The instrumentation and section playing of the brass bands increasingly influenced the dance bands, which changed in orientation from string to brass instruments. What ultimately became the standard front line of a New Orleans jazz band was cornet, clarinet, and trombone. These horns collectively improvising or “faking” ragtime yielded the characteristic polyphonic sound of New Orleans jazz.
Most New Orleans events were accompanied by music, and there were many opportunities for musicians to work. In addition to parades and dances, bands played at picnics, fish fries, political rallies, store openings, lawn parties, athletic events, church festivals, weddings, and funerals. Neighborhood social halls, some operated by mutual aid and benevolent societies or other civic organizations, were frequently the sites of banquets and dances. Early jazz was found in neighborhoods all over and around New Orleans—it was a normal part of community life.
Sometime before 1900, African-American neighborhood organizations known as “social aid and pleasure clubs” also began to spring up in the city. Similar in their neighborhood orientation to the mutual aid and benevolent societies, the purposes of social aid and pleasure clubs were to provide a social outlet for its members, community service, and the opportunity to parade as an expression of community pride. This parading provided dependable work for musicians and became an important training ground for young musical talent.
New Orleans jazz began to spread to other cities as the city’s musicians joined riverboat bands and vaudeville, minstrel, and other show tours. Jelly Roll Morton, an innovative piano stylist and composer, began his odyssey outside of New Orleans as early as 1907. The Original Creole Orchestra, featuring Freddie Keppard, was an important early group that left New Orleans, moved to Los Angeles in 1912 and then toured the Orpheum Theater circuit, with gigs in Chicago and New York. In fact, Chicago and New York became the main markets for New Orleans jazz. Tom Brown’s Band from Dixieland left New Orleans for Chicago in 1915, and Nick LaRocca and other members of the Original Dixieland Jazz Band headed there in 1916.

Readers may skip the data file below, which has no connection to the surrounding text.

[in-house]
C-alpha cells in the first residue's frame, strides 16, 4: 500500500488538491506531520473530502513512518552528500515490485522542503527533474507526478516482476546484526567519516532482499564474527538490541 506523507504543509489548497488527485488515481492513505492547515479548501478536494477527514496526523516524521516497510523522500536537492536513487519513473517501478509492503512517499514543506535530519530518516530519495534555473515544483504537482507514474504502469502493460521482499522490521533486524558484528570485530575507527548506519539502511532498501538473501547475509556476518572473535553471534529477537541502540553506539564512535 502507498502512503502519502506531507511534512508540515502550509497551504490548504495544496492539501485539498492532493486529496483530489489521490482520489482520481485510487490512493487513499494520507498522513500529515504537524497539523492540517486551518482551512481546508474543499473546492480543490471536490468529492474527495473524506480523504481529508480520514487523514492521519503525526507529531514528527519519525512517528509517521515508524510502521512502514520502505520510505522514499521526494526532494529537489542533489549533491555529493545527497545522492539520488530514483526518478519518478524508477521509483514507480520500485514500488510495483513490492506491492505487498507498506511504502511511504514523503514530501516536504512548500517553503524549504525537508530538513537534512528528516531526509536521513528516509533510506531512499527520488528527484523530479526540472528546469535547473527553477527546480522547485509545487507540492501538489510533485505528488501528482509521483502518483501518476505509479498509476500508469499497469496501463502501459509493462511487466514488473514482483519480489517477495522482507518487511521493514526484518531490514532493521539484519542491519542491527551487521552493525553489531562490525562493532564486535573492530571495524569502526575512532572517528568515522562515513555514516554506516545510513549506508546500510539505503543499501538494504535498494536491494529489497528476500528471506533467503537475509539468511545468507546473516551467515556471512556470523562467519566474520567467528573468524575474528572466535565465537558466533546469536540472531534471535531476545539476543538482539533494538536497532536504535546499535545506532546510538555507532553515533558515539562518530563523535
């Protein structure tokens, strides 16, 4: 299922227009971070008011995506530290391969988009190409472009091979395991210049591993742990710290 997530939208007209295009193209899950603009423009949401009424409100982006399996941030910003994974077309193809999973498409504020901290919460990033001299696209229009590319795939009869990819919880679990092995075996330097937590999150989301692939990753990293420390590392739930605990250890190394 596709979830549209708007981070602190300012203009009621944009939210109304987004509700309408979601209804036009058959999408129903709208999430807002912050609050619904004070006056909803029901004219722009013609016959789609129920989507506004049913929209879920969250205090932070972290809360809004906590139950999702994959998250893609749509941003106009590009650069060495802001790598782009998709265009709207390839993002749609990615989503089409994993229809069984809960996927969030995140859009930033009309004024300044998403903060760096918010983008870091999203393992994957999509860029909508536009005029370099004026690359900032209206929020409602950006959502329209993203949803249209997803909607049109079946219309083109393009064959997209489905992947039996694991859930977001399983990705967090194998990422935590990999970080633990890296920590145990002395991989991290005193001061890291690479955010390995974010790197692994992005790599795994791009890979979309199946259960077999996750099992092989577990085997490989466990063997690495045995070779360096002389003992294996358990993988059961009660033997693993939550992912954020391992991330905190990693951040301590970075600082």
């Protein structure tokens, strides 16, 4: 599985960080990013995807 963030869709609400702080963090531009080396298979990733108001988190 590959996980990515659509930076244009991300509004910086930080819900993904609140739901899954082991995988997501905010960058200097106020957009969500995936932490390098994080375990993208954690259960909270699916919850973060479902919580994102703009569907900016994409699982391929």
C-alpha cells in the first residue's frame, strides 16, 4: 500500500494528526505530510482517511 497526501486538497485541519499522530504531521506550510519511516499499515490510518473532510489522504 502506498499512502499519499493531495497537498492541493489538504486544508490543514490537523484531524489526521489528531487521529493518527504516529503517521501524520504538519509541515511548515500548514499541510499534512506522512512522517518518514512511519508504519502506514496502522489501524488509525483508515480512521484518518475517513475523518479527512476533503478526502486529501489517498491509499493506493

1.  A typical member of a brass marching band in 1880 was probably
a.                   formally trained.
b.                  incapable of reading music.
c.                   interested in playing “dirty music.”
d.                  African American.
2. How was an African-American funeral procession different from more traditional ones?
a.                   African Americans were not allowed to attend funeral processions.
b.                  African Americans joined in processions by dancing alongside them.
c.                   African-American funeral processions were solemn and quiet.
d.                  African Americans could not afford funeral processions.
3. In what way were mutual aid and benevolent societies charitable to the African-American communities?
a.                   They gifted impoverished African Americans with money and food.
b.                  They provided commercial health and life insurance to African Americans.
c.                   They created the “second line.”
d.                  They helped African Americans bury their dead.
4. In 1900, entertainment in New Orleans could best be described as
a.                   festive.
b.                  funereal.
c.                   drab.
d.                  illegitimate.
5. In late nineteenth century New Orleans, if you wanted to go out dancing to the beat of wild and improvised music, you would probably have gone
a.                   downtown.
b.                  uptown.
c.                   onto a riverboat.
d.                  to the central business district.
6. Early jazz improved when
a.                   Charles Bolden was born.
b.                  north end musicians began reading music.
c.                   classical married improvisational.
d.                  desegregation occurred.
7. Brass bands
a.                   added the sound of the cornet to the other horns of early jazz.
b.                  added the sound of percussion instruments to early jazz.
c.                   changed the sound of early jazz from instrumental to vocal.
d.                  changed the sound of early jazz from string to horn. 
8. The word polyphonic means
a.                   having many sounds.
b.                  being made of brass.
c.                   having one distinct sound.
d.                  being danceable.
9. Explain the African-American influence on early jazz.